4. AWEsome answer. Just what I am looking for, and yes, I do tent to approach it like a lab project though I appreciate the artistic levels as well...that's part of the science, too! lol. I am loving being at the ignorance is bliss stage (like I used to be with coffee) and know that once I know something, I don't like to go back. When I make multiple infusions one right after another, I set out a row of small, thick, pre-heated sake cups so that I can sample each of the 4 infusions separately. Today was my first experience with Republic of Tea's Acai Green tea. This is probably like saying I ate a Big Mac to a real Foodie. (I don't pay real money for pretend food, btw). Sipping the first infusion, I thought it too fruity and was disappointed, but on the second and third sip I found myself not wanting to put the cup down. I LIKED it. I bet that'd be good iced! Like black teas, Acai has good (anti-oxidant) properties to battle fallout, too! (Not sure if black tea is rich in anti-oxidants, though it IS supposedly radio-protective.) So I made 4, 1-quart infusions and mixed them all up. Made a big cup and filled a small thermos for both me and my partner. I hope the day doesn't come TOO soon that I can taste the difference of fresh-brewed, though it's inevitable. As to Q #4 - I was referring to reheating already brewed and (mixed infusion) tea. I know that coffee turns bad if reheated to too high a temp. I hate to waste tea to find out...though the scientist/artist part of me probably will. Anyway, thank you for the informed answer. I invite more! Best regards, Dr Carl PS - yes, I was asking about how already brewed tea holds-up to reheating...Also, since I am using loose tea, there seem to be WAY too many leaves floating to drink without straining. (<--take it both ways if you want - lol)
  5. Greetings, Prepare for a long post. I have been searching all over the internet for an answer to a question and it's starting to appear that I may have to do my own experimenting. Still, I thought to ask someone (you all) who have MUCH more experience with tea than me. I have a doctorate in chiropractic and always got an A in Lab which, like cooking, I love. I also have the equivalent of a doctorate in coffee, yet not for tea....yet. For coffee I use a digital scale, a digital thermometer, stellar water (properly mineralized), make single variations every day over many weeks and record data on a spreadsheet, and incorporate my partner's opinion as well as occasional "outsider's" who say things like "this may be the best cup of coffee I have ever had!" So, here's the tea question, Question #1: Does tea taste better when "fresh brewed" like coffee does? It's well known that coffee that's more than 15 minutes old (20 tops) after brewing is not the same, and is not as good as fresh-brewed. Of course, and as you probably know, there is a LOT more going on than the post brew-time issue (water quality, grind size, type of grinder/mill, brew temp, type of roast, type of roaster, age of roast, weather patterns, dried on earth or wood, wet-dry-hot-cold processes, etc.), still I wonder if the post-brew time is similar with tea? Having just switched to tea from coffee, and while being amazed that I'm not missing coffee, I am learning a lot. How could I have almost 5 decades under my belt and be so clueless about the worlds of tea? I shudder to think of all the tea I have wasted over the decades not having any idea that a second, third or more infusions were possible. My current daily, all-day tea is Ti Kuan Yin. It does not take a Rocket Surgeon to taste the difference between infusion #1 and #5. I lengthen the steep time from the first to last infusions. Aside: I heard that tea gets cloudy when stored in a refrigerator - have not observed that yet. I read that it's a great growth media for micro-organisms. I am not trying to make kombucha - lol. My #1 priority is taste. Since the first infusion has a far fuller taste (some even recommend tossing it and using the first infusion only as a wash), and since the last infusion (#5) is quite thin in the taste department (though still good, just not as...), it occurs to me to mix the five infusions together, and heat what we want as needed over 1-2 days time. Question #2: Is mixing five infusions a good idea? (comments invited) I am mixing infusions now: I am make five infusions of 16 oz, or 2 cups each in an uncovered 4 cup Pyrex pitcher/measuring cup. Since I am using an oolong, my awesome water is heated to between 185 and 190. I am using close to 4 rounded teaspoons of tea, slightly more (a teaspoon) than most recommend. Steep times for each infusion in minutes are 2.5, 3, 4, 5, and 6. This yields a total of 10 cups steeped in 4 teaspoons tea for 20.5 minutes. Question #3: What is the difference between performing five infusions as noted above, or steeping the same amount of tea in 10 cups of water kept at 185 for 20 minutes? {?more tannins released because the tea leaves didn't get a smoke break?} Question #4: What is the effect of over-heating already brewed tea? Asked differently, what effect does taking a couple of cups of the mixed infusion up to 200, or 205, or even 212 degrees have? I'd love to find these answers, and of course, I'd love your input. Thanks in advance, Dr Carl Sir Dr. Carl, DC, OCD, ADD, PTSD, LOL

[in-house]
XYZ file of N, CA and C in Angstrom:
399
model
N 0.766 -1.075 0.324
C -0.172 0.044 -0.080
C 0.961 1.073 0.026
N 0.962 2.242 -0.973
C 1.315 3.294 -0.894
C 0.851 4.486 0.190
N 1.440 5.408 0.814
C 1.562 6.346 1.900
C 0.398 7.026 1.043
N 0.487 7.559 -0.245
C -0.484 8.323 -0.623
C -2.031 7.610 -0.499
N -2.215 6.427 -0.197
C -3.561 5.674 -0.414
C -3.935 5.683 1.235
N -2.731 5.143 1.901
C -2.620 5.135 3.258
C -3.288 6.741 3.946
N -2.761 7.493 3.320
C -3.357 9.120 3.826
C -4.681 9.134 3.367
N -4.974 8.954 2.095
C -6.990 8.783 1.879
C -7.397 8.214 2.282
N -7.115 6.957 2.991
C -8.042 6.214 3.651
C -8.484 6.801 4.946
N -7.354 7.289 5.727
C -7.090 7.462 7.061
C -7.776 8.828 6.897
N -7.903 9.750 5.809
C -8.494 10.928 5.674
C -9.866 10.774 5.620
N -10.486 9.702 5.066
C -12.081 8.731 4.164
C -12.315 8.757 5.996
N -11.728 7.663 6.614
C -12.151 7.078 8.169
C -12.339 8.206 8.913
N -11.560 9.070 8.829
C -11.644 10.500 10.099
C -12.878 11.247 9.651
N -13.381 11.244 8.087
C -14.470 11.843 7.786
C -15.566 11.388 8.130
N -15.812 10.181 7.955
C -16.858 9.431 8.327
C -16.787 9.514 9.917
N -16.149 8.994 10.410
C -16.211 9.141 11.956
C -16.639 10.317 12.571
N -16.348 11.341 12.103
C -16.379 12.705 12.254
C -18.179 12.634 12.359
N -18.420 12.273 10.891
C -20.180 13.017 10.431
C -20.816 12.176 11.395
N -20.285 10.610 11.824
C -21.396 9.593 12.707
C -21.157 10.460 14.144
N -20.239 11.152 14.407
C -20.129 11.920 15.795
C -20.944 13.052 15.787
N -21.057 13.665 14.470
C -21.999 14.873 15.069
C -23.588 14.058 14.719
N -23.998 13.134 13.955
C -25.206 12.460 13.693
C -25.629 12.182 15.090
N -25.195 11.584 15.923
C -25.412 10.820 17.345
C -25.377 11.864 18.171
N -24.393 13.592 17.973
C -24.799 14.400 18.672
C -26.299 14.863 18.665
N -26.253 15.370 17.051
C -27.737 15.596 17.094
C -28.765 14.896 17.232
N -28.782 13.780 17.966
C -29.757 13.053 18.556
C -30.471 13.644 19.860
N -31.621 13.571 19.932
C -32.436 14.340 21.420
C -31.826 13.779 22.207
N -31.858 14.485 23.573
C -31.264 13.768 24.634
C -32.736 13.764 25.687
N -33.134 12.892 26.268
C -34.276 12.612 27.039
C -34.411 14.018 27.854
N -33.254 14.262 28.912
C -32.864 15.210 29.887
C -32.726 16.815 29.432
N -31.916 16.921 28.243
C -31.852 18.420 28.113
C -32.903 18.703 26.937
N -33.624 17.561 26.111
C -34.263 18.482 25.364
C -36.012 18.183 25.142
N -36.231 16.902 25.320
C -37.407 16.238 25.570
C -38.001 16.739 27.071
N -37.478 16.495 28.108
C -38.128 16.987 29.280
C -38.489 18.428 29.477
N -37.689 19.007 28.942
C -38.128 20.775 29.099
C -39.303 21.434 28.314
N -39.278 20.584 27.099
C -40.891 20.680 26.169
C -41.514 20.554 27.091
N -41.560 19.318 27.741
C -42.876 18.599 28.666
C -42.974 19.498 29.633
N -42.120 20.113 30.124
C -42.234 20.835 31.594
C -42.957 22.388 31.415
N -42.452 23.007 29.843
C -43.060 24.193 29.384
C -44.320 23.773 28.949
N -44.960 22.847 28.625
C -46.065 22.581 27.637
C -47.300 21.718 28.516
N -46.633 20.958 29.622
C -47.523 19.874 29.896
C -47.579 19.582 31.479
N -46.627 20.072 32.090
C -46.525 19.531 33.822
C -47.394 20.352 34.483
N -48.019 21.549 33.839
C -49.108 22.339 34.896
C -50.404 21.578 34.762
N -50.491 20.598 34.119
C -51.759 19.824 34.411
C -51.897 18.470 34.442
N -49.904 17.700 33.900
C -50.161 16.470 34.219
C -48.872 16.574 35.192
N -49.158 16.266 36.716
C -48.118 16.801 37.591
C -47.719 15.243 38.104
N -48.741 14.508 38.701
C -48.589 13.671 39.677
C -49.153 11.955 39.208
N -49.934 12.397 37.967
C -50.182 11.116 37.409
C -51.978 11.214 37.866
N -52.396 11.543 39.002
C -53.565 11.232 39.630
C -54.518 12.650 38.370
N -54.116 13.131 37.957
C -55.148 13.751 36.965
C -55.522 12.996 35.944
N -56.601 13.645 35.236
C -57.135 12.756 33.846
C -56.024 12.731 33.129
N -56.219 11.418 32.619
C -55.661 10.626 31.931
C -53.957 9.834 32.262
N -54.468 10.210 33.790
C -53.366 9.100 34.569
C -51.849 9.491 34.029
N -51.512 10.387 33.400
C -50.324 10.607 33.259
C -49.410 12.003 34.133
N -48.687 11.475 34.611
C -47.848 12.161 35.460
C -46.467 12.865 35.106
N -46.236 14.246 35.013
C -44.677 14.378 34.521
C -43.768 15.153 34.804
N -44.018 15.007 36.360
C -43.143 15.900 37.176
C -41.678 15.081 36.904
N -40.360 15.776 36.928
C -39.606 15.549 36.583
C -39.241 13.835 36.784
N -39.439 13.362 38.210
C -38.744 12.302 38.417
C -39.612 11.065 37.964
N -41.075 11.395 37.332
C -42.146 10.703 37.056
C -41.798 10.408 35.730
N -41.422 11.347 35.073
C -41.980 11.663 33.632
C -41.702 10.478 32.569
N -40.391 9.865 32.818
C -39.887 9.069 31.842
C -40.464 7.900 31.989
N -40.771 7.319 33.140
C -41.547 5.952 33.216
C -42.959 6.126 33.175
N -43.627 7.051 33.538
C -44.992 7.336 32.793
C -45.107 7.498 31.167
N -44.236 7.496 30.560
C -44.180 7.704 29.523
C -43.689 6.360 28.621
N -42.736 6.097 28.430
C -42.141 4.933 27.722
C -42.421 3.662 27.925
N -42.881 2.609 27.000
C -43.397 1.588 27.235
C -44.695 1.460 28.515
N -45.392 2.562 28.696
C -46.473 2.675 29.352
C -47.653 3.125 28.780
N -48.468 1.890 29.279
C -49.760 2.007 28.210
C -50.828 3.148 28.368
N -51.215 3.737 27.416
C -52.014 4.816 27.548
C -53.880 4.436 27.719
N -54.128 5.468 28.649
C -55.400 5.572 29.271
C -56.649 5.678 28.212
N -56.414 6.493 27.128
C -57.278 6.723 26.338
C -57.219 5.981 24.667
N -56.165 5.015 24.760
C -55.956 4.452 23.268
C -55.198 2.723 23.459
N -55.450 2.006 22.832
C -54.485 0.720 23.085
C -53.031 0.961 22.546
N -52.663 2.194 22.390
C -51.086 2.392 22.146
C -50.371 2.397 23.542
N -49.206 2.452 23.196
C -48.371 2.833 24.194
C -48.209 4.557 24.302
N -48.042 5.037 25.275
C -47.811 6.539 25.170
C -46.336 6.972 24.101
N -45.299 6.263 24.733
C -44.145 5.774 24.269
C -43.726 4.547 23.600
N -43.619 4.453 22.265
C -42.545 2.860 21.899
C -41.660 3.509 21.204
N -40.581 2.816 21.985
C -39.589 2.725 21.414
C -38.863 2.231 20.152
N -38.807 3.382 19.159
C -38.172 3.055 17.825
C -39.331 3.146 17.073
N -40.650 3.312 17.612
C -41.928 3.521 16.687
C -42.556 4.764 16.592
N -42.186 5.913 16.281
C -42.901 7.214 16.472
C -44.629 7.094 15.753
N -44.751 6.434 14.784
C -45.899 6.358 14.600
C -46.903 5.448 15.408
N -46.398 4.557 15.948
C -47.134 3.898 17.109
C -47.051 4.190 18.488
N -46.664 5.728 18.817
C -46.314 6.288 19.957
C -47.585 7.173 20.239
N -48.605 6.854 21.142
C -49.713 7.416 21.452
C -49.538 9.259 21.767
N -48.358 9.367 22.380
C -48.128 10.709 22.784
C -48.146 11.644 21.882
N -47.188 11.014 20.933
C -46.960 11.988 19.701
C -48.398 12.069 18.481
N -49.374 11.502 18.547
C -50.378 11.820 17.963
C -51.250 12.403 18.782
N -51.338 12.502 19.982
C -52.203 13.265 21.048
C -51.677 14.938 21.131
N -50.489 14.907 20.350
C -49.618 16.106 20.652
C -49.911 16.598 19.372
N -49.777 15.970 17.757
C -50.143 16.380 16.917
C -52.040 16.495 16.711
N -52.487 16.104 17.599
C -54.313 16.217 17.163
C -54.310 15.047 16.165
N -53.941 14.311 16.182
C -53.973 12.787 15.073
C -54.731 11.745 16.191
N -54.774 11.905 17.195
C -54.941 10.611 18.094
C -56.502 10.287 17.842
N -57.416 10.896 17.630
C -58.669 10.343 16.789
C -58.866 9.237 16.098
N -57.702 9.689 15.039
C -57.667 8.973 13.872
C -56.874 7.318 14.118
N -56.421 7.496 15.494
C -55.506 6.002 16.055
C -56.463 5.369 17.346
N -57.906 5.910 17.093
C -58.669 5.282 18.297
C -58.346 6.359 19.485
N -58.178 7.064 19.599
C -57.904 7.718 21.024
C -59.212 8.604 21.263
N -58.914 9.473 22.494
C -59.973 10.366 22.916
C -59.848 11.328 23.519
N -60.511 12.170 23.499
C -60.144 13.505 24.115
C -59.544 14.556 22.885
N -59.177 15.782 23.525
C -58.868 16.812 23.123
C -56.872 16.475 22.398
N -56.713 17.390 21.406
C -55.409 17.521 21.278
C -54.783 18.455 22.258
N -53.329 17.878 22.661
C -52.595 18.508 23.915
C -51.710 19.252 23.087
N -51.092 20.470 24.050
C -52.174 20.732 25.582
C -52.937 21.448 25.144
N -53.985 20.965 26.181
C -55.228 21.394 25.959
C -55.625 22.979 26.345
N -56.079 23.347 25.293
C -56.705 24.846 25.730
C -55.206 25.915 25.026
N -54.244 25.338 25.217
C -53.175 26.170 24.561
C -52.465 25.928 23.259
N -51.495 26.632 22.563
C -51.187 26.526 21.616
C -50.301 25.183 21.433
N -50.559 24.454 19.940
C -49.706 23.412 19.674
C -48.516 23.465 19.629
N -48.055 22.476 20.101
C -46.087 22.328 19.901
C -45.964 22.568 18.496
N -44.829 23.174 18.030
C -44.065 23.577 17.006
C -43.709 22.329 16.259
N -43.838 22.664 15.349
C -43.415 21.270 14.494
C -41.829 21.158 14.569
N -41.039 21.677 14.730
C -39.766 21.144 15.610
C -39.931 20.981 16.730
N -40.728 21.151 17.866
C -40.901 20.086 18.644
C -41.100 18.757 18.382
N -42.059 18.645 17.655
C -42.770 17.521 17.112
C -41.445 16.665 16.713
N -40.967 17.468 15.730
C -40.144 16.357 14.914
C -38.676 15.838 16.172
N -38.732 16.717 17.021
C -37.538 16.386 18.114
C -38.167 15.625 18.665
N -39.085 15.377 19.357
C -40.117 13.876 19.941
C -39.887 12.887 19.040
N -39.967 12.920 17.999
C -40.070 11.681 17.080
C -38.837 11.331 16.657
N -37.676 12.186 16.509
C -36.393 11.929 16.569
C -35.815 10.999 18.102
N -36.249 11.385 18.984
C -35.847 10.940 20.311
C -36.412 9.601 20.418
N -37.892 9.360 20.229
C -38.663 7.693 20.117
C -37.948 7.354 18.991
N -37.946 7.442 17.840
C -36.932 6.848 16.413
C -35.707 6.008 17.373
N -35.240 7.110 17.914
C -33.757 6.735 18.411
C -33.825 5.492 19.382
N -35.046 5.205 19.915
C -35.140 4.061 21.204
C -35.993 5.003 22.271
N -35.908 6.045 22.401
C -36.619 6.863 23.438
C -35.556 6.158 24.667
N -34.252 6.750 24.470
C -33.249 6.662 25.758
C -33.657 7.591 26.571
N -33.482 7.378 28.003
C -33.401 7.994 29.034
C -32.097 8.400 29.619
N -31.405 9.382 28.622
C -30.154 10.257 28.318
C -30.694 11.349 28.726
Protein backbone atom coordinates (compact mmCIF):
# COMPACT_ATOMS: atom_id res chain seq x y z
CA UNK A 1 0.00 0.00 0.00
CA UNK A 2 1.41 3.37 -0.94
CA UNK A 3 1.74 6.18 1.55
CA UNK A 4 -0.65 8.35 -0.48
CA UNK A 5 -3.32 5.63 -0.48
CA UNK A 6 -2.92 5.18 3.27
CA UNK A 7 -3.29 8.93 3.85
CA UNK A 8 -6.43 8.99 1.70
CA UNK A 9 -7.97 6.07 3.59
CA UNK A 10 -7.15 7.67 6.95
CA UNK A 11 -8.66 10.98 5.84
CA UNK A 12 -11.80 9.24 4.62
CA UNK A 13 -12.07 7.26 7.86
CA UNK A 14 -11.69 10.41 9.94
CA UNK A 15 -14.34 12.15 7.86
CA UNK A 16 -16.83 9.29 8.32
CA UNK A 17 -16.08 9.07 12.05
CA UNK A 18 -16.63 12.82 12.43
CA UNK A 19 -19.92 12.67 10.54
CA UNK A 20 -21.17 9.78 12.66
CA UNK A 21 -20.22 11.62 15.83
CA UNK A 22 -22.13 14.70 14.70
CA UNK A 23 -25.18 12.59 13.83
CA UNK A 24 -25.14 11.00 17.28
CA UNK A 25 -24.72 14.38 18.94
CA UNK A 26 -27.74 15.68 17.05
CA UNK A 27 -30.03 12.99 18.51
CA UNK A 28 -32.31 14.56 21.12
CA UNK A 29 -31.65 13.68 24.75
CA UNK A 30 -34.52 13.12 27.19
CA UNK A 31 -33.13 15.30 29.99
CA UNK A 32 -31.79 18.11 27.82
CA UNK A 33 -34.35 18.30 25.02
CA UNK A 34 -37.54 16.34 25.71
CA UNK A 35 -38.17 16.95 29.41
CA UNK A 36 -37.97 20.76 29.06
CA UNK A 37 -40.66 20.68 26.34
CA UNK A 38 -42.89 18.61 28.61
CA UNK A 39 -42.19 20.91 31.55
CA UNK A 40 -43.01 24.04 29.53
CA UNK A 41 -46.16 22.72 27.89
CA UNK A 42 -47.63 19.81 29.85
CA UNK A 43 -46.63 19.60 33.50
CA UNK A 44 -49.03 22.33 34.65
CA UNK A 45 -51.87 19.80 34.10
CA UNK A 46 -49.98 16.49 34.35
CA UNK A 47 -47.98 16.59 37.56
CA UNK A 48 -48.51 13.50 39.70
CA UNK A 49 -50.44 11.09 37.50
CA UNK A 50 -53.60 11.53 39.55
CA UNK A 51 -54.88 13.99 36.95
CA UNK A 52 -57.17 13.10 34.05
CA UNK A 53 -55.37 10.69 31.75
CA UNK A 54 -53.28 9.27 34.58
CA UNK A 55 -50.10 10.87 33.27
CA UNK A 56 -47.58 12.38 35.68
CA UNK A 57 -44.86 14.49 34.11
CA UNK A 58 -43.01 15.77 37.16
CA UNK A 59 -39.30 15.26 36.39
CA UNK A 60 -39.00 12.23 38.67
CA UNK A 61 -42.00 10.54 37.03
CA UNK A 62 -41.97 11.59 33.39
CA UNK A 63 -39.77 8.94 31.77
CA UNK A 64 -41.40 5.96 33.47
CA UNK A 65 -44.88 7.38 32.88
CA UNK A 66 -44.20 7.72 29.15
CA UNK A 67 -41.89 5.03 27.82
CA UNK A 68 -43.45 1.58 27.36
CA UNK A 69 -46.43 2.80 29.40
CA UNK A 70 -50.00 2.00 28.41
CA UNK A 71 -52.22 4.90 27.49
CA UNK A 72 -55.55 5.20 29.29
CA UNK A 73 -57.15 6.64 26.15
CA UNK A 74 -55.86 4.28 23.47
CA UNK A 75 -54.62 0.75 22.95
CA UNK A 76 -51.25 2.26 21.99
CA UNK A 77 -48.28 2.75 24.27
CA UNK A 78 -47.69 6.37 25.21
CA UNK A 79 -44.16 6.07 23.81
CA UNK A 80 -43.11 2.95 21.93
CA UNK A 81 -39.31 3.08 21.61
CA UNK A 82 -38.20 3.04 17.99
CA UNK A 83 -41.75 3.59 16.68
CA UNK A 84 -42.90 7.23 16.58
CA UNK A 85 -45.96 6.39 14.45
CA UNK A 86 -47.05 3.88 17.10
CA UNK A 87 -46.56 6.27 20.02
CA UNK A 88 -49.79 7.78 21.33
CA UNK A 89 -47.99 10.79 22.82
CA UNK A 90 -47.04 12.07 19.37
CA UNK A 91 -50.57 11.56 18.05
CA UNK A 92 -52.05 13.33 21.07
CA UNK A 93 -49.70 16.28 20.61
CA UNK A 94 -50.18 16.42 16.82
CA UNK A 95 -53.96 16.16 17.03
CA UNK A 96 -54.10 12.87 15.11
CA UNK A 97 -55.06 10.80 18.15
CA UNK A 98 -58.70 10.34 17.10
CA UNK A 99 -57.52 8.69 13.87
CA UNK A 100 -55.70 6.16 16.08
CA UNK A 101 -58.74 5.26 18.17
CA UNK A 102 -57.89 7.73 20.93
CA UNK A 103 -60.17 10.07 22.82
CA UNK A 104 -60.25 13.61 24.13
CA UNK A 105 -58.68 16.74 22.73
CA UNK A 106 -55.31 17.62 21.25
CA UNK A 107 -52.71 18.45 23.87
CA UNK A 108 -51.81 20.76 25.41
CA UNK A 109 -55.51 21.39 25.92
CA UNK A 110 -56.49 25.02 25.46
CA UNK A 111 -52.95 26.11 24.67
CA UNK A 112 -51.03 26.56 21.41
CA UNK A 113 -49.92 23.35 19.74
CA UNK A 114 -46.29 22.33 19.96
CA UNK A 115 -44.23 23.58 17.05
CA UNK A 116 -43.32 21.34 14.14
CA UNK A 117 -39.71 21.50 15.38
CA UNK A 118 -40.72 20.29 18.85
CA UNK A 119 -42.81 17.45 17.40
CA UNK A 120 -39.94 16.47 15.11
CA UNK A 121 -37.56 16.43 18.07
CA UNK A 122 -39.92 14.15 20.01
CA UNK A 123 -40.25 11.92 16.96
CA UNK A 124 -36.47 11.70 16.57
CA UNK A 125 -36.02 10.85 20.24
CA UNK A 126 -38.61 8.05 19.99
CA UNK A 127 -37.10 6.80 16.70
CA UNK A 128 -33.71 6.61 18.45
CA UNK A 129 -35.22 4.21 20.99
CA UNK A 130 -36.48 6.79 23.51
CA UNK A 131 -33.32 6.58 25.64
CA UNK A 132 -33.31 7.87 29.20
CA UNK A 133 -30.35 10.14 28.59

• Create New...